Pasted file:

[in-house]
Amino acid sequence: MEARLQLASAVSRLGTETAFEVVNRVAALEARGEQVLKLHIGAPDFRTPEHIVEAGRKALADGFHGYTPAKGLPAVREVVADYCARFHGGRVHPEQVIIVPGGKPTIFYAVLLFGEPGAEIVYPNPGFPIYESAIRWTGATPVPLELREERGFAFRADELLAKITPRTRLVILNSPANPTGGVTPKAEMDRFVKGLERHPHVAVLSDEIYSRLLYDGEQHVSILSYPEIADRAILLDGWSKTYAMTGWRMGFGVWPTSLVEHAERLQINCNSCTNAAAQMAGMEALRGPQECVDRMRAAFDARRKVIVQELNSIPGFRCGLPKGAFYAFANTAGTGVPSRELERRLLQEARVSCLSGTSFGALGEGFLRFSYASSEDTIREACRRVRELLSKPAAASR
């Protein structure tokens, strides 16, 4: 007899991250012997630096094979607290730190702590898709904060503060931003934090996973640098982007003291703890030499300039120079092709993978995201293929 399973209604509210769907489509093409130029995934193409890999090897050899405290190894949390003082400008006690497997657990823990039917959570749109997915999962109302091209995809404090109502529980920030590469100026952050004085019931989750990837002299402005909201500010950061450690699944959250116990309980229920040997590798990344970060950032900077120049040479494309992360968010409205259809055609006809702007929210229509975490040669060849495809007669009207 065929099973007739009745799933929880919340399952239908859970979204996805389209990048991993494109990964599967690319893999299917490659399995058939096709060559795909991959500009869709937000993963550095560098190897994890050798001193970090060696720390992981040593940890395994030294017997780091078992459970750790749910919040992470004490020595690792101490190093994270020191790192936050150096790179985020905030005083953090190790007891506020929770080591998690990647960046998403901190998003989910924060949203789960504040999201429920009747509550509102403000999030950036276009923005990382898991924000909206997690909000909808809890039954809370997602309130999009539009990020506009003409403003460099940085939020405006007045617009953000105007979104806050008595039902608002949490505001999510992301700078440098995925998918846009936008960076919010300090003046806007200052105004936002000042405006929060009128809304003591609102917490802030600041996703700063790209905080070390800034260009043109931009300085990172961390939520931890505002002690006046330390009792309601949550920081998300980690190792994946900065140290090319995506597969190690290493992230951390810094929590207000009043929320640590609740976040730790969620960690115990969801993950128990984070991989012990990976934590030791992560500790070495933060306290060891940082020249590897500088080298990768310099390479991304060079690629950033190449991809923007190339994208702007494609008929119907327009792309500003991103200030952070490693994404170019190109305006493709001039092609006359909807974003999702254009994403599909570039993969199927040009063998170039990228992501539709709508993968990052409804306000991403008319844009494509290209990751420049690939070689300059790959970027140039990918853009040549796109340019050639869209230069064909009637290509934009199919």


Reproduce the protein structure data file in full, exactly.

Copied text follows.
[in-house]
Amino acid sequence: MEARLQLASAVSRLGTETAFEVVNRVAALEARGEQVLKLHIGAPDFRTPEHIVEAGRKALADGFHGYTPAKGLPAVREVVADYCARFHGGRVHPEQVIIVPGGKPTIFYAVLLFGEPGAEIVYPNPGFPIYESAIRWTGATPVPLELREERGFAFRADELLAKITPRTRLVILNSPANPTGGVTPKAEMDRFVKGLERHPHVAVLSDEIYSRLLYDGEQHVSILSYPEIADRAILLDGWSKTYAMTGWRMGFGVWPTSLVEHAERLQINCNSCTNAAAQMAGMEALRGPQECVDRMRAAFDARRKVIVQELNSIPGFRCGLPKGAFYAFANTAGTGVPSRELERRLLQEARVSCLSGTSFGALGEGFLRFSYASSEDTIREACRRVRELLSKPAAASR
């Protein structure tokens, strides 16, 4: 007899991250012997630096094979607290730190702590898709904060503060931003934090996973640098982007003291703890030499300039120079092709993978995201293929 399973209604509210769907489509093409130029995934193409890999090897050899405290190894949390003082400008006690497997657990823990039917959570749109997915999962109302091209995809404090109502529980920030590469100026952050004085019931989750990837002299402005909201500010950061450690699944959250116990309980229920040997590798990344970060950032900077120049040479494309992360968010409205259809055609006809702007929210229509975490040669060849495809007669009207 065929099973007739009745799933929880919340399952239908859970979204996805389209990048991993494109990964599967690319893999299917490659399995058939096709060559795909991959500009869709937000993963550095560098190897994890050798001193970090060696720390992981040593940890395994030294017997780091078992459970750790749910919040992470004490020595690792101490190093994270020191790192936050150096790179985020905030005083953090190790007891506020929770080591998690990647960046998403901190998003989910924060949203789960504040999201429920009747509550509102403000999030950036276009923005990382898991924000909206997690909000909808809890039954809370997602309130999009539009990020506009003409403003460099940085939020405006007045617009953000105007979104806050008595039902608002949490505001999510992301700078440098995925998918846009936008960076919010300090003046806007200052105004936002000042405006929060009128809304003591609102917490802030600041996703700063790209905080070390800034260009043109931009300085990172961390939520931890505002002690006046330390009792309601949550920081998300980690190792994946900065140290090319995506597969190690290493992230951390810094929590207000009043929320640590609740976040730790969620960690115990969801993950128990984070991989012990990976934590030791992560500790070495933060306290060891940082020249590897500088080298990768310099390479991304060079690629950033190449991809923007190339994208702007494609008929119907327009792309500003991103200030952070490693994404170019190109305006493709001039092609006359909807974003999702254009994403599909570039993969199927040009063998170039990228992501539709709508993968990052409804306000991403008319844009494509290209990751420049690939070689300059790959970027140039990918853009040549796109340019050639869209230069064909009637290509934009199919």